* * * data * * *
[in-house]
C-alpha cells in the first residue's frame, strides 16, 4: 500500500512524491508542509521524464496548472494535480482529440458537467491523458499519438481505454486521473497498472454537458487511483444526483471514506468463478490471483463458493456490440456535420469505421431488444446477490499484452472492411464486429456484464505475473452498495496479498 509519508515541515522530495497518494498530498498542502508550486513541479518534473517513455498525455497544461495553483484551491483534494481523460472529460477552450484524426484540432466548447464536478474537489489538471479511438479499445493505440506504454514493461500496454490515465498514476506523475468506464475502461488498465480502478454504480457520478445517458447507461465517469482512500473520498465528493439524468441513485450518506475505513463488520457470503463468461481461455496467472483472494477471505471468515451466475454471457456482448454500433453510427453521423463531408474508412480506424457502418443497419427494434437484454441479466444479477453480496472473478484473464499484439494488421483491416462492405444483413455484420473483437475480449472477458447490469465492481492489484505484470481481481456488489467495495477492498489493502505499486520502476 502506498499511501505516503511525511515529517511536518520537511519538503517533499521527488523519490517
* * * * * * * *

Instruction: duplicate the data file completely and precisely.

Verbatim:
[in-house]
C-alpha cells in the first residue's frame, strides 16, 4: 500500500512524491508542509521524464496548472494535480482529440458537467491523458499519438481505454486521473497498472454537458487511483444526483471514506468463478490471483463458493456490440456535420469505421431488444446477490499484452472492411464486429456484464505475473452498495496479498 509519508515541515522530495497518494498530498498542502508550486513541479518534473517513455498525455497544461495553483484551491483534494481523460472529460477552450484524426484540432466548447464536478474537489489538471479511438479499445493505440506504454514493461500496454490515465498514476506523475468506464475502461488498465480502478454504480457520478445517458447507461465517469482512500473520498465528493439524468441513485450518506475505513463488520457470503463468461481461455496467472483472494477471505471468515451466475454471457456482448454500433453510427453521423463531408474508412480506424457502418443497419427494434437484454441479466444479477453480496472473478484473464499484439494488421483491416462492405444483413455484420473483437475480449472477458447490469465492481492489484505484470481481481456488489467495495477492498489493502505499486520502476 502506498499511501505516503511525511515529517511536518520537511519538503517533499521527488523519490517